When it comes to child custody hearings and cases, no two are the same. However, the processes the courts use to determine the child's best interest in any given situation are very similar. First, you must understand the meaning of the phrase "best interests", and then understand how the courts determine what those best interests really are.
What Are the "Best Interests" of a Child?
When discussing child custody, the best interests of a child are those that focus on encouraging and fostering the child's development, health, and sense of security until they become adults. Most courts attempt to focus on the general belief that it is best to maintain a close, loving relationship with both of their parents. They believe, as do child psychologists and other professionals, that children thrive when they have ample time with both parents. However, not all situations facilitate this, and dealing with practicalities is often difficult.
The Parents' Role
The most important thing that both parents can do throughout a child custody hearing is to keep the best interests of their children in mind. Unfortunately, many people make the mistake of making requests based on their own personal wishes. As an example, a mother may fight the father for custody even though she cannot provide the emotional and financial stability that is in the best interests of the child. Furthermore, a father may fight a mother for custody out of anger despite his inability to provide the right level of care. These things can and do happen, so courts must remain vigilant in determining what is best for the child.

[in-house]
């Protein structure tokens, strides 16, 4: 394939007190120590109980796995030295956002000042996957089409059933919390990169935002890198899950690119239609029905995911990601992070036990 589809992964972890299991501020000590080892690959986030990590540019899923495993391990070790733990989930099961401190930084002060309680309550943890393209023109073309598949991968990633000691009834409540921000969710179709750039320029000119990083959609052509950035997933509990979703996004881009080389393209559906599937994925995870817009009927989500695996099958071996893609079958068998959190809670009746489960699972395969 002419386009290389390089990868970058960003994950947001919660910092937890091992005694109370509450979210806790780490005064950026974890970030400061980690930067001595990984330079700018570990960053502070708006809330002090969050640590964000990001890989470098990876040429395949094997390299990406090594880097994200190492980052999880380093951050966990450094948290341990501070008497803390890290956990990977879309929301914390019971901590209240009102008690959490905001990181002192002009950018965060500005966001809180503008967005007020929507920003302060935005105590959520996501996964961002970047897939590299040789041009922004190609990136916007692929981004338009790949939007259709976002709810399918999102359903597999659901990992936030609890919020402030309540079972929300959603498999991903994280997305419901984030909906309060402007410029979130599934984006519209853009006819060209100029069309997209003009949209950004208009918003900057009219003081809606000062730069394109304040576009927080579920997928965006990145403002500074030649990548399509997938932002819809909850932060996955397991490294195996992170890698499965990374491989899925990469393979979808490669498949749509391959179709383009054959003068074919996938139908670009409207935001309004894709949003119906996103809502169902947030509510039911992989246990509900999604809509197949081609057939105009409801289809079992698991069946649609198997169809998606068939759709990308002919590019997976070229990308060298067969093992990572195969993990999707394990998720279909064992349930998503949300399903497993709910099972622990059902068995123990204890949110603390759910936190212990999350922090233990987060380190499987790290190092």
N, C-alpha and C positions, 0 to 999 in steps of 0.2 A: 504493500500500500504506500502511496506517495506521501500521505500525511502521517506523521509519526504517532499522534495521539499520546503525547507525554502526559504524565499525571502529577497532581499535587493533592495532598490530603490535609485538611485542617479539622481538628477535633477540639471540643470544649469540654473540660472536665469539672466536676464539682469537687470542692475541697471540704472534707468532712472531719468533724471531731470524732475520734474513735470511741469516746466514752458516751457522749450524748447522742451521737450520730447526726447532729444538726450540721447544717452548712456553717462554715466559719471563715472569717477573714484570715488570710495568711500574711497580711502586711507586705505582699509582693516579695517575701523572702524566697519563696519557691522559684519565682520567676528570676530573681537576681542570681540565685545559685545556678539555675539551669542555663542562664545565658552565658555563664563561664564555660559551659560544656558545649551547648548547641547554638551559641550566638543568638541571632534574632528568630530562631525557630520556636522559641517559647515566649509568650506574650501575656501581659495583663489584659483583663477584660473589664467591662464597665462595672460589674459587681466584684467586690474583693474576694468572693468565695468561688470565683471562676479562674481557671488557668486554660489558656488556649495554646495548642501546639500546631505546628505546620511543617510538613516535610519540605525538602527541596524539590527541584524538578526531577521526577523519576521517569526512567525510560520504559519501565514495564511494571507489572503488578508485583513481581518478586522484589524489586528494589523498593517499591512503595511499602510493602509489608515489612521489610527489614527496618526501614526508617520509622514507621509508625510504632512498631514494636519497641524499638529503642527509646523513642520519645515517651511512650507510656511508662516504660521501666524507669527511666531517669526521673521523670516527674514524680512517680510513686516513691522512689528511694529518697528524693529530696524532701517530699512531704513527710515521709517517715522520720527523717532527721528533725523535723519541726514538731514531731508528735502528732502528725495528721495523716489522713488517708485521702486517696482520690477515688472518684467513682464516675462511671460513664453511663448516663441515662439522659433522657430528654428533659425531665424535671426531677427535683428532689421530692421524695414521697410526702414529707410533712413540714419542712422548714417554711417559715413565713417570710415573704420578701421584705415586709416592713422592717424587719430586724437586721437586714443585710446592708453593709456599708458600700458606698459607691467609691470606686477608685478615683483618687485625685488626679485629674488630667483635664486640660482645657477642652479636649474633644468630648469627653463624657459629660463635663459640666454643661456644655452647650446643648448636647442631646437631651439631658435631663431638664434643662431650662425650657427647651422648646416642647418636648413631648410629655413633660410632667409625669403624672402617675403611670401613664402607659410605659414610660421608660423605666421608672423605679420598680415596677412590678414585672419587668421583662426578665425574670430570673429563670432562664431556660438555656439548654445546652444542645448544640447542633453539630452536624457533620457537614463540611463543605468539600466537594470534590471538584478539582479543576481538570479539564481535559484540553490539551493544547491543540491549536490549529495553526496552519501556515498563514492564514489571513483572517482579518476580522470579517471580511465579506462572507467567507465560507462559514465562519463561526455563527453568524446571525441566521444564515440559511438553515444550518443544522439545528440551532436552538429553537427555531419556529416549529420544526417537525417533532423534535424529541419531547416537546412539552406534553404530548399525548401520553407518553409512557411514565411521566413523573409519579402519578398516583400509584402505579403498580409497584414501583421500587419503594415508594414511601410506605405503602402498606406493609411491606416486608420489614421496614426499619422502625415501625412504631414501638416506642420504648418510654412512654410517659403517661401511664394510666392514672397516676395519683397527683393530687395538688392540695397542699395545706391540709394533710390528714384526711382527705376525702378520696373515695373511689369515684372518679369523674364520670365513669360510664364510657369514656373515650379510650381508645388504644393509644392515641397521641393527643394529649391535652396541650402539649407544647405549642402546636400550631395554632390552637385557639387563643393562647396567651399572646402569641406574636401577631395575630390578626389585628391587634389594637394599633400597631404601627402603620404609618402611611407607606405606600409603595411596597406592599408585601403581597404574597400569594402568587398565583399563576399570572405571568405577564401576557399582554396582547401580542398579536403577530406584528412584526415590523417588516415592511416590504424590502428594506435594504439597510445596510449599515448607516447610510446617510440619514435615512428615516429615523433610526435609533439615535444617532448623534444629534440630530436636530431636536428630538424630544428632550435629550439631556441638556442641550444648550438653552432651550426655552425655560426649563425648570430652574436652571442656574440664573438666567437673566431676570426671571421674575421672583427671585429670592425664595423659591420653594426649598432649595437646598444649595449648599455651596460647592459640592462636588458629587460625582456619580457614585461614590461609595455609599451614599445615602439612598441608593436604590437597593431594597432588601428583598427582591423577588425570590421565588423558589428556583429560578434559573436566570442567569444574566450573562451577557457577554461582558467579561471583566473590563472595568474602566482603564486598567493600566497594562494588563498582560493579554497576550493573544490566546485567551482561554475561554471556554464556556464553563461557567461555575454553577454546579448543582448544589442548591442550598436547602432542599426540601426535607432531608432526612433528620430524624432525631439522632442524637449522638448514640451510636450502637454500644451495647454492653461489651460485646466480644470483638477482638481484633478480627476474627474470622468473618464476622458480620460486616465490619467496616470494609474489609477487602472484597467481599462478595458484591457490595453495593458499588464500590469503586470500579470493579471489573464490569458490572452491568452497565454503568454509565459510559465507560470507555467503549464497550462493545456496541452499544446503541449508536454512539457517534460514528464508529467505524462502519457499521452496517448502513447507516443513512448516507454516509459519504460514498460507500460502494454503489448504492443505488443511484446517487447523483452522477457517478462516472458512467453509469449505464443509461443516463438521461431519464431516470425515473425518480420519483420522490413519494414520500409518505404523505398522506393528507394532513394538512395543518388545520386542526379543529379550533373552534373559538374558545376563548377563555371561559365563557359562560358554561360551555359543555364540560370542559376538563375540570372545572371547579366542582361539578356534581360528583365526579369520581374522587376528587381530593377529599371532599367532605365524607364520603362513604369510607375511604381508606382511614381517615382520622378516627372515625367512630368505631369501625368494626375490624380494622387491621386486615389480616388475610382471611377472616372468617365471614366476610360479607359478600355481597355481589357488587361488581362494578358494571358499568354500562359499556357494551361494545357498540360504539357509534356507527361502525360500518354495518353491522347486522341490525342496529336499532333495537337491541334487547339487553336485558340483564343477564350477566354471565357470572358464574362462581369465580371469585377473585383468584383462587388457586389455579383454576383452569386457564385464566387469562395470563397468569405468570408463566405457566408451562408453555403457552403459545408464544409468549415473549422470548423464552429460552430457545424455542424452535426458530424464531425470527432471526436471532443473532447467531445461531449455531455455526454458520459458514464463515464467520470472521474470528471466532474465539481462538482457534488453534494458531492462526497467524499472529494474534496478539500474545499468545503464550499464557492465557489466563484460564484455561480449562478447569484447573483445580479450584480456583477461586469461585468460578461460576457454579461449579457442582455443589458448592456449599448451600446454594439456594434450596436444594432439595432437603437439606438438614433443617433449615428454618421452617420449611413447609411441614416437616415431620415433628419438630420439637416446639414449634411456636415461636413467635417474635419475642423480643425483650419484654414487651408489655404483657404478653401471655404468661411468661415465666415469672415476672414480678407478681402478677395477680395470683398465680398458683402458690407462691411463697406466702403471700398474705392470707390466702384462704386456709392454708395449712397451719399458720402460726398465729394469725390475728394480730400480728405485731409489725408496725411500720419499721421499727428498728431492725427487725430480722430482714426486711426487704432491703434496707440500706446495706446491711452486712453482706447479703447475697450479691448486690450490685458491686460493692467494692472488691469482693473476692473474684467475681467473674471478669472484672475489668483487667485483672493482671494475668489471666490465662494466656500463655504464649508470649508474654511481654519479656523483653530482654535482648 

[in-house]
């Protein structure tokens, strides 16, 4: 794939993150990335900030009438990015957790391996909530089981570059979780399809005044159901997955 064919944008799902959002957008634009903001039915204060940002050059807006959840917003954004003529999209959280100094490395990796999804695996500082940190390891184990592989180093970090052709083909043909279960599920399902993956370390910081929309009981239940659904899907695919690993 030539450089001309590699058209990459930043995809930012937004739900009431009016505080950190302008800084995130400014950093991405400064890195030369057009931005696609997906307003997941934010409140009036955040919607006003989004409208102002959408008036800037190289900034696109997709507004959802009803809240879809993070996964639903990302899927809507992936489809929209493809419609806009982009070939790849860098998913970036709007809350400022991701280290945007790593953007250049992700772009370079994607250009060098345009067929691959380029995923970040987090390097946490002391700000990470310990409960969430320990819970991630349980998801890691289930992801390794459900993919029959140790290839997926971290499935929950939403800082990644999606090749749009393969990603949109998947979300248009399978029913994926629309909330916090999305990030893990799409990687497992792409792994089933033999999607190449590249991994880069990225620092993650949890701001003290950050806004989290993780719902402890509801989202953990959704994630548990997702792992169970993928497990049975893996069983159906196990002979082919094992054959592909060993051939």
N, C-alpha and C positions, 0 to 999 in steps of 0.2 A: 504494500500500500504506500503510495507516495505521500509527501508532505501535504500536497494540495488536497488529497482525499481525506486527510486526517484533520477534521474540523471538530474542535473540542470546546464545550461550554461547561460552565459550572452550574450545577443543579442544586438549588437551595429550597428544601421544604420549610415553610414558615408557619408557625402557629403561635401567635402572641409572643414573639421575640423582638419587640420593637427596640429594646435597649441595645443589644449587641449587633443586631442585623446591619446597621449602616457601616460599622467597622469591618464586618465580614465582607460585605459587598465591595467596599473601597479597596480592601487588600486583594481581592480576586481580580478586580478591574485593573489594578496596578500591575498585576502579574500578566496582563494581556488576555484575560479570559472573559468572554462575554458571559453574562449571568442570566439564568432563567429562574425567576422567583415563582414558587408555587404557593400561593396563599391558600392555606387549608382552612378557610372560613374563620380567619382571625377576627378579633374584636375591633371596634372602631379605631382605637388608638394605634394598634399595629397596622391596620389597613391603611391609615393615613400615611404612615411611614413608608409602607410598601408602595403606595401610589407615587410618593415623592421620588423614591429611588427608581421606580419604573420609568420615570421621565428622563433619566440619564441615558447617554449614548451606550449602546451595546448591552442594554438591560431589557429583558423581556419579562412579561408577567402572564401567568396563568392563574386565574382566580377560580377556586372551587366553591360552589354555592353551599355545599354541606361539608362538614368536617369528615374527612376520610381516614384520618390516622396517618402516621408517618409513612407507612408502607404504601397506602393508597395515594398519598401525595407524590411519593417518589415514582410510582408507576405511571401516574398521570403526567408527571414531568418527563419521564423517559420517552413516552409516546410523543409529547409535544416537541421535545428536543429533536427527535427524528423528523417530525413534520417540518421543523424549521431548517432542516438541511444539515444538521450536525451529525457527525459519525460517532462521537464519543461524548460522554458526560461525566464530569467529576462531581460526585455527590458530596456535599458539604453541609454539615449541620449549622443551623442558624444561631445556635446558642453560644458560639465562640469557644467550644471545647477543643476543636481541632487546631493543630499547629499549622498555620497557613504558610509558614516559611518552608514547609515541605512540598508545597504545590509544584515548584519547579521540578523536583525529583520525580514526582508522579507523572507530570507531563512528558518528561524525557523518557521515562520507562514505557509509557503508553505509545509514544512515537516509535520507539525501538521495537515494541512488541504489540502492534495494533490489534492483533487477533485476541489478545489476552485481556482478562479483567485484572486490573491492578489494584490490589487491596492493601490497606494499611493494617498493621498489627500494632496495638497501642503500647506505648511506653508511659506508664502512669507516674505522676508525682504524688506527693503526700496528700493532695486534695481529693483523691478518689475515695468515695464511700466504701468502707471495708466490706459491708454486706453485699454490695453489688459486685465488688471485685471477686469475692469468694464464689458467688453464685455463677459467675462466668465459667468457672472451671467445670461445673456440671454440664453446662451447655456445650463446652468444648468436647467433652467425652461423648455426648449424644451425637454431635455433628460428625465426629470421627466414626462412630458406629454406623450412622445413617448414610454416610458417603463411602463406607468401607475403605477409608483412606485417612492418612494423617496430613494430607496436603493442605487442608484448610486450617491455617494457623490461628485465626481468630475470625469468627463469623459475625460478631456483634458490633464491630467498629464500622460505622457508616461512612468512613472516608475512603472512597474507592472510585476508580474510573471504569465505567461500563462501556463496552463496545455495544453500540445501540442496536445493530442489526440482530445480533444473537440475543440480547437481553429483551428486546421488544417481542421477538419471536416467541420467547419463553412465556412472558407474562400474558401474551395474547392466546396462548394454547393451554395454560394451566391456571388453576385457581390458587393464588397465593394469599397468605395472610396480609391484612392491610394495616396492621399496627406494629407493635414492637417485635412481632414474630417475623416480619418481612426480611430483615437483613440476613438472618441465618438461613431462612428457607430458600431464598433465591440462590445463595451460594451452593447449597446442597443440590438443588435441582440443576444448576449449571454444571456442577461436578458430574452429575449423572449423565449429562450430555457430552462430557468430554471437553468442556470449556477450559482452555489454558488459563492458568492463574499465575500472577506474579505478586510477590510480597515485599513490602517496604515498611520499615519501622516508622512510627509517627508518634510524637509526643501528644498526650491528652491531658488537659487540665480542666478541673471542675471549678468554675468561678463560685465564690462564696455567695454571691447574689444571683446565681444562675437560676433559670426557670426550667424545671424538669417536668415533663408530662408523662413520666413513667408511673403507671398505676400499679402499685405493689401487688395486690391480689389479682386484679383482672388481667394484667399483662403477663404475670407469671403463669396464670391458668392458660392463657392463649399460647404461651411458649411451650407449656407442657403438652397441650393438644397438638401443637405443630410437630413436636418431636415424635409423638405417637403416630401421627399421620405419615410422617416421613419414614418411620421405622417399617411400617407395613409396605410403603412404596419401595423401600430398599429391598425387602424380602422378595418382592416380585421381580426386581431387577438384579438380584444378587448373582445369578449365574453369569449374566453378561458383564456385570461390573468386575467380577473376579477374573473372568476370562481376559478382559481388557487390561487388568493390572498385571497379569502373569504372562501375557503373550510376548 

Factors Used by the Court to Determine a Child's Best Interests
Courts will consider a number of factors when it comes to determining what is actually best for that child. These factors include things like:
The Role of the Family Lawyer
Any time there is a disagreement in terms of child custody, a family lawyer is your biggest advocate. These individuals can help you prove your ability to provide for your child's best interests when your spouse is in disagreement. What's more, the laws governing child visitation, custody, and support continuously change. As such, you need someone on your side who fully understands those laws and how they can affect your case. Your lawyer acts as a mediator between you and your spouse, too, which may help you come to an agreement outside of court.
No matter the reasons for your separation from your partner or spouse, you should always keep the best interests of your children in mind when it comes to determining custody, support, and visitation arrangements. The right decisions at the right times can help your children grow into physically and emotionally healthy responsible adults.